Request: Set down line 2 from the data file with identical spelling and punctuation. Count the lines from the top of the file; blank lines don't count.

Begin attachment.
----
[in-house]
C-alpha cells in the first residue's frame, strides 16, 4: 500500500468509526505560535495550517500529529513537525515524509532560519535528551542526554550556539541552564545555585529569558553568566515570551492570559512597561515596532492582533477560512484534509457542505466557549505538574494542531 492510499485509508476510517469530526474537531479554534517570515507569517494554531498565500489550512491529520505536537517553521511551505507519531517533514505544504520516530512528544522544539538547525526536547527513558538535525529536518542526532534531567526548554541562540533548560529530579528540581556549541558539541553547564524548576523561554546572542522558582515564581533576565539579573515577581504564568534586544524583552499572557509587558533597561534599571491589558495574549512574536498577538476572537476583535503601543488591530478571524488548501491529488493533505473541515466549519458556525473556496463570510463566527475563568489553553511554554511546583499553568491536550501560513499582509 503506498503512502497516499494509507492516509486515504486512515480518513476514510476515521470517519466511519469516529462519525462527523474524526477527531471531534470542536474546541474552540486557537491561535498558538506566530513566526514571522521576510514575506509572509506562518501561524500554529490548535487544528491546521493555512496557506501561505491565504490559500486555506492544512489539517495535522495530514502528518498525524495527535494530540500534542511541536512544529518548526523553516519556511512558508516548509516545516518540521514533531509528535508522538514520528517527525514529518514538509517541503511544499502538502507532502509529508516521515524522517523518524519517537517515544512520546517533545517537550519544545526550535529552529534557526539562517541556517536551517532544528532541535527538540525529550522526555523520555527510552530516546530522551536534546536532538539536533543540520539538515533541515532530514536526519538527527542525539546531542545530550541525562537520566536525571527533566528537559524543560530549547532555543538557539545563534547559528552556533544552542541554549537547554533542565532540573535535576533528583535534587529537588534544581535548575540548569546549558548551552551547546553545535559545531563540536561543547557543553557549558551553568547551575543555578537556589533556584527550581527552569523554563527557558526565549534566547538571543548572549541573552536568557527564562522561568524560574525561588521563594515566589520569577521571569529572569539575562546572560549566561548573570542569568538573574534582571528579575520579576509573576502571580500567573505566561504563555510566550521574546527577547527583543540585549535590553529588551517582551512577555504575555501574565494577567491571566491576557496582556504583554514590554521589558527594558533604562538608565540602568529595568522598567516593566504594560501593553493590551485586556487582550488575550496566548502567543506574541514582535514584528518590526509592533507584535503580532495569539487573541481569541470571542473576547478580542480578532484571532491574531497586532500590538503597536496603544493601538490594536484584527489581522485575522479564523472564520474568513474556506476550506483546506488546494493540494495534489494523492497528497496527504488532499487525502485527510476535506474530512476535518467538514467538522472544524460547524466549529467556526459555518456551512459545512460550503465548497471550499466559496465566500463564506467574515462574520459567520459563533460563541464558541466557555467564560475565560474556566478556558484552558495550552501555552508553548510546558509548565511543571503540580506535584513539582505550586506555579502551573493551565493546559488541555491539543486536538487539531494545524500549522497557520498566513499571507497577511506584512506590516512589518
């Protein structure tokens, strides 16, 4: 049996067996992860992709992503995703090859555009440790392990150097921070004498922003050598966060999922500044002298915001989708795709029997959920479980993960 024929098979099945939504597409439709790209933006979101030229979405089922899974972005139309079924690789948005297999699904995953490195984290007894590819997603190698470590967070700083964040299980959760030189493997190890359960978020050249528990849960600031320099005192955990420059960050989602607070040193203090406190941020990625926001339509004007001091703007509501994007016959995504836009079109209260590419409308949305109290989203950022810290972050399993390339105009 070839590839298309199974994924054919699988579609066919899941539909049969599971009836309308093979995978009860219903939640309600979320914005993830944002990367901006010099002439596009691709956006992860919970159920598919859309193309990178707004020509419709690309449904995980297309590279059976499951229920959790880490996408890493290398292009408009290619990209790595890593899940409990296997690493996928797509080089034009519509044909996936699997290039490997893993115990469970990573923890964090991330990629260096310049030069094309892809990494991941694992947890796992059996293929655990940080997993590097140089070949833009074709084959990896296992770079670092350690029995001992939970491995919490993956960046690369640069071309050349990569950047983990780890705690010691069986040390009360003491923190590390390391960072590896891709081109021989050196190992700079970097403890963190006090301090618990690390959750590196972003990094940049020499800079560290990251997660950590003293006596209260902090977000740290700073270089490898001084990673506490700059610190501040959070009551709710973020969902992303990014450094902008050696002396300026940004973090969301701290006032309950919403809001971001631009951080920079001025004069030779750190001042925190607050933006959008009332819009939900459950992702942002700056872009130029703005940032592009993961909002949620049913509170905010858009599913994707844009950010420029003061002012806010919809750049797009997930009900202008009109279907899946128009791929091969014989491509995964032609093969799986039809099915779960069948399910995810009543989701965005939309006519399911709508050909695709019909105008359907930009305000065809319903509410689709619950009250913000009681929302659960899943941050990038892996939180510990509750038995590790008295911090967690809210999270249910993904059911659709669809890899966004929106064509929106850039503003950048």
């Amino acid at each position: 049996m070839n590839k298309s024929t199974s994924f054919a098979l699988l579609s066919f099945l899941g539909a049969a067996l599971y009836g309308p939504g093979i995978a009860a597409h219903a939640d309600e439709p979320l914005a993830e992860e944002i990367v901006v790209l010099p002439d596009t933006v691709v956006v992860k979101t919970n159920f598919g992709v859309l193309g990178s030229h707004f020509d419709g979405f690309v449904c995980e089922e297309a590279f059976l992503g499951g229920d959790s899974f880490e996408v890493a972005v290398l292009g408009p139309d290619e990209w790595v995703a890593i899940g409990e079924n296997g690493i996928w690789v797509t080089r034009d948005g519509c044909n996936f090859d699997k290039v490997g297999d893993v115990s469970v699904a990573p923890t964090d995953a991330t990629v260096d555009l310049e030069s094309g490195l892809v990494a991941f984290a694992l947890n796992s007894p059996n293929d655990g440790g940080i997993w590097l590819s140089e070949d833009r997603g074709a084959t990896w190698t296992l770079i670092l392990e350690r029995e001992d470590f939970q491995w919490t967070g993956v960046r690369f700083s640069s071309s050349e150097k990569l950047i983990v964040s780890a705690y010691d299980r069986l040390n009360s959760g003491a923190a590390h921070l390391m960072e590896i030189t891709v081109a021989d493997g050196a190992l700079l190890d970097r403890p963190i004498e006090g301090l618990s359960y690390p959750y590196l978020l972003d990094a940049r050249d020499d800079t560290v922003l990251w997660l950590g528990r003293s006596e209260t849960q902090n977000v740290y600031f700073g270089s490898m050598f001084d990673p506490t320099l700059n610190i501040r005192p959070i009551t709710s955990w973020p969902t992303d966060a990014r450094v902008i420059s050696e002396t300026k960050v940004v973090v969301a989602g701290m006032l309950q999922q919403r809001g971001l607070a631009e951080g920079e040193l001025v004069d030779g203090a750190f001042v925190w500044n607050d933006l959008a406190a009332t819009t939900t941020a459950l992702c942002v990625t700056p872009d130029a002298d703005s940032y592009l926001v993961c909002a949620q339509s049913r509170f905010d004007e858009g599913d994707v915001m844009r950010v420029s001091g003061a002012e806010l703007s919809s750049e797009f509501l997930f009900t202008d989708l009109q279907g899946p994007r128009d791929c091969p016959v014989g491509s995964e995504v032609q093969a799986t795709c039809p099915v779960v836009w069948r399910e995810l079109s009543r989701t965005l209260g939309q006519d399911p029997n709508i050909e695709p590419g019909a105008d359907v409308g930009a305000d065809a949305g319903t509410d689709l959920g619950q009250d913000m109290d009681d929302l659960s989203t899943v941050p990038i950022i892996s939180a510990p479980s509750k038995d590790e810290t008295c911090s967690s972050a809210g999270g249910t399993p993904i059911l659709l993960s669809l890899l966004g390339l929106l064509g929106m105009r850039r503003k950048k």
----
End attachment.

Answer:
C-alpha cells in the first residue's frame, strides 16, 4: 500500500468509526505560535495550517500529529513537525515524509532560519535528551542526554550556539541552564545555585529569558553568566515570551492570559512597561515596532492582533477560512484534509457542505466557549505538574494542531 492510499485509508476510517469530526474537531479554534517570515507569517494554531498565500489550512491529520505536537517553521511551505507519531517533514505544504520516530512528544522544539538547525526536547527513558538535525529536518542526532534531567526548554541562540533548560529530579528540581556549541558539541553547564524548576523561554546572542522558582515564581533576565539579573515577581504564568534586544524583552499572557509587558533597561534599571491589558495574549512574536498577538476572537476583535503601543488591530478571524488548501491529488493533505473541515466549519458556525473556496463570510463566527475563568489553553511554554511546583499553568491536550501560513499582509 503506498503512502497516499494509507492516509486515504486512515480518513476514510476515521470517519466511519469516529462519525462527523474524526477527531471531534470542536474546541474552540486557537491561535498558538506566530513566526514571522521576510514575506509572509506562518501561524500554529490548535487544528491546521493555512496557506501561505491565504490559500486555506492544512489539517495535522495530514502528518498525524495527535494530540500534542511541536512544529518548526523553516519556511512558508516548509516545516518540521514533531509528535508522538514520528517527525514529518514538509517541503511544499502538502507532502509529508516521515524522517523518524519517537517515544512520546517533545517537550519544545526550535529552529534557526539562517541556517536551517532544528532541535527538540525529550522526555523520555527510552530516546530522551536534546536532538539536533543540520539538515533541515532530514536526519538527527542525539546531542545530550541525562537520566536525571527533566528537559524543560530549547532555543538557539545563534547559528552556533544552542541554549537547554533542565532540573535535576533528583535534587529537588534544581535548575540548569546549558548551552551547546553545535559545531563540536561543547557543553557549558551553568547551575543555578537556589533556584527550581527552569523554563527557558526565549534566547538571543548572549541573552536568557527564562522561568524560574525561588521563594515566589520569577521571569529572569539575562546572560549566561548573570542569568538573574534582571528579575520579576509573576502571580500567573505566561504563555510566550521574546527577547527583543540585549535590553529588551517582551512577555504575555501574565494577567491571566491576557496582556504583554514590554521589558527594558533604562538608565540602568529595568522598567516593566504594560501593553493590551485586556487582550488575550496566548502567543506574541514582535514584528518590526509592533507584535503580532495569539487573541481569541470571542473576547478580542480578532484571532491574531497586532500590538503597536496603544493601538490594536484584527489581522485575522479564523472564520474568513474556506476550506483546506488546494493540494495534489494523492497528497496527504488532499487525502485527510476535506474530512476535518467538514467538522472544524460547524466549529467556526459555518456551512459545512460550503465548497471550499466559496465566500463564506467574515462574520459567520459563533460563541464558541466557555467564560475565560474556566478556558484552558495550552501555552508553548510546558509548565511543571503540580506535584513539582505550586506555579502551573493551565493546559488541555491539543486536538487539531494545524500549522497557520498566513499571507497577511506584512506590516512589518